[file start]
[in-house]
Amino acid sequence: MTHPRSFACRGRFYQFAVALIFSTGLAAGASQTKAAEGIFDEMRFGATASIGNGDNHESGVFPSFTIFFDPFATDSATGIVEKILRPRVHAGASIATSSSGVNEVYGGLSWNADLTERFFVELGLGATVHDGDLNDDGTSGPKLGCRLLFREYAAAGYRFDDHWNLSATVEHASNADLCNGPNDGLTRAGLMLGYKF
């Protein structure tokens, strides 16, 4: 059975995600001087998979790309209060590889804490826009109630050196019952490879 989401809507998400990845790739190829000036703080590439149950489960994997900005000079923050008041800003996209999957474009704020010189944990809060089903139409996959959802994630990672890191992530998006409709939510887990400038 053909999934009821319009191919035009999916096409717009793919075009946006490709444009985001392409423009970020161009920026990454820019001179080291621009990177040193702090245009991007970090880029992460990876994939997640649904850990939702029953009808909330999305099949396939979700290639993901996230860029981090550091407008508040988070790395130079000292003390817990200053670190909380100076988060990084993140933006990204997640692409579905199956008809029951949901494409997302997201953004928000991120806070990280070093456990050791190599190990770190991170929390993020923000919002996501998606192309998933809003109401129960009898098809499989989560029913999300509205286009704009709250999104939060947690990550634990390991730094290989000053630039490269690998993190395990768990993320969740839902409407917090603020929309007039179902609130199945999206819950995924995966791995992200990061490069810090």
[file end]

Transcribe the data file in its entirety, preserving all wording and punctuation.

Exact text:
[in-house]
Amino acid sequence: MTHPRSFACRGRFYQFAVALIFSTGLAAGASQTKAAEGIFDEMRFGATASIGNGDNHESGVFPSFTIFFDPFATDSATGIVEKILRPRVHAGASIATSSSGVNEVYGGLSWNADLTERFFVELGLGATVHDGDLNDDGTSGPKLGCRLLFREYAAAGYRFDDHWNLSATVEHASNADLCNGPNDGLTRAGLMLGYKF
């Protein structure tokens, strides 16, 4: 059975995600001087998979790309209060590889804490826009109630050196019952490879 989401809507998400990845790739190829000036703080590439149950489960994997900005000079923050008041800003996209999957474009704020010189944990809060089903139409996959959802994630990672890191992530998006409709939510887990400038 053909999934009821319009191919035009999916096409717009793919075009946006490709444009985001392409423009970020161009920026990454820019001179080291621009990177040193702090245009991007970090880029992460990876994939997640649904850990939702029953009808909330999305099949396939979700290639993901996230860029981090550091407008508040988070790395130079000292003390817990200053670190909380100076988060990084993140933006990204997640692409579905199956008809029951949901494409997302997201953004928000991120806070990280070093456990050791190599190990770190991170929390993020923000919002996501998606192309998933809003109401129960009898098809499989989560029913999300509205286009704009709250999104939060947690990550634990390991730094290989000053630039490269690998993190395990768990993320969740839902409407917090603020929309007039179902609130199945999206819950995924995966791995992200990061490069810090």